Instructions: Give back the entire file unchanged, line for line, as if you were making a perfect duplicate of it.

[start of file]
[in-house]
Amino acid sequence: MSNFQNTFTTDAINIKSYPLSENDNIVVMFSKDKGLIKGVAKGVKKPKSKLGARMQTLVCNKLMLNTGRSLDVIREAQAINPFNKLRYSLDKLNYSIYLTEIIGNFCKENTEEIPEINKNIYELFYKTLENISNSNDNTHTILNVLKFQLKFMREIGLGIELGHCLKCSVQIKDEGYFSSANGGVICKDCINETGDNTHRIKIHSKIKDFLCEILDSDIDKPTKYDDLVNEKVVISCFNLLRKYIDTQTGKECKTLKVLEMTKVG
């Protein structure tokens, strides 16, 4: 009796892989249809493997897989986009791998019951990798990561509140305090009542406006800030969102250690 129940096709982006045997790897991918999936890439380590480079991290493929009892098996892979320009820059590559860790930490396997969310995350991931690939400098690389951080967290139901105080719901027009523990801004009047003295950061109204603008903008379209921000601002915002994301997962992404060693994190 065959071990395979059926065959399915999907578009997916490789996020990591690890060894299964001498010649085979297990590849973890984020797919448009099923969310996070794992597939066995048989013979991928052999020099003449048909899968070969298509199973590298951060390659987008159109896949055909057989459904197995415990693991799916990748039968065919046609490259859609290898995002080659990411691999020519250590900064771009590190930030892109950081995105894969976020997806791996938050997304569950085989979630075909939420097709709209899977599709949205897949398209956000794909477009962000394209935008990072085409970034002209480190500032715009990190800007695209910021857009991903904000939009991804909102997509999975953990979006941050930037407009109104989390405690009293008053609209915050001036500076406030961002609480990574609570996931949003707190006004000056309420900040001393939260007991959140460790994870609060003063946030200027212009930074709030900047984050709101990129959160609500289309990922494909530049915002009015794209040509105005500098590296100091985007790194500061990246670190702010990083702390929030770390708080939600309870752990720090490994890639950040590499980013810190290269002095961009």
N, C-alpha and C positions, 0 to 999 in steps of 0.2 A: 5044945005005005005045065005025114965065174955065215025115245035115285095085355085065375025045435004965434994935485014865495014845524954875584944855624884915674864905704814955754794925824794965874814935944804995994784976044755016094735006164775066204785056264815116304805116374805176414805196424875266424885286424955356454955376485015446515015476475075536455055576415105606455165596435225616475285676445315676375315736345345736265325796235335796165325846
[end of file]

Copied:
[in-house]
Amino acid sequence: MSNFQNTFTTDAINIKSYPLSENDNIVVMFSKDKGLIKGVAKGVKKPKSKLGARMQTLVCNKLMLNTGRSLDVIREAQAINPFNKLRYSLDKLNYSIYLTEIIGNFCKENTEEIPEINKNIYELFYKTLENISNSNDNTHTILNVLKFQLKFMREIGLGIELGHCLKCSVQIKDEGYFSSANGGVICKDCINETGDNTHRIKIHSKIKDFLCEILDSDIDKPTKYDDLVNEKVVISCFNLLRKYIDTQTGKECKTLKVLEMTKVG
């Protein structure tokens, strides 16, 4: 009796892989249809493997897989986009791998019951990798990561509140305090009542406006800030969102250690 129940096709982006045997790897991918999936890439380590480079991290493929009892098996892979320009820059590559860790930490396997969310995350991931690939400098690389951080967290139901105080719901027009523990801004009047003295950061109204603008903008379209921000601002915002994301997962992404060693994190 065959071990395979059926065959399915999907578009997916490789996020990591690890060894299964001498010649085979297990590849973890984020797919448009099923969310996070794992597939066995048989013979991928052999020099003449048909899968070969298509199973590298951060390659987008159109896949055909057989459904197995415990693991799916990748039968065919046609490259859609290898995002080659990411691999020519250590900064771009590190930030892109950081995105894969976020997806791996938050997304569950085989979630075909939420097709709209899977599709949205897949398209956000794909477009962000394209935008990072085409970034002209480190500032715009990190800007695209910021857009991903904000939009991804909102997509999975953990979006941050930037407009109104989390405690009293008053609209915050001036500076406030961002609480990574609570996931949003707190006004000056309420900040001393939260007991959140460790994870609060003063946030200027212009930074709030900047984050709101990129959160609500289309990922494909530049915002009015794209040509105005500098590296100091985007790194500061990246670190702010990083702390929030770390708080939600309870752990720090490994890639950040590499980013810190290269002095961009």
N, C-alpha and C positions, 0 to 999 in steps of 0.2 A: 5044945005005005005045065005025114965065174955065215025115245035115285095085355085065375025045435004965434994935485014865495014845524954875584944855624884915674864905704814955754794925824794965874814935944804995994784976044755016094735006164775066204785056264815116304805116374805176414805196424875266424885286424955356454955376485015446515015476475075536455055576415105606455165596435225616475285676445315676375315736345345736265325796235335796165325846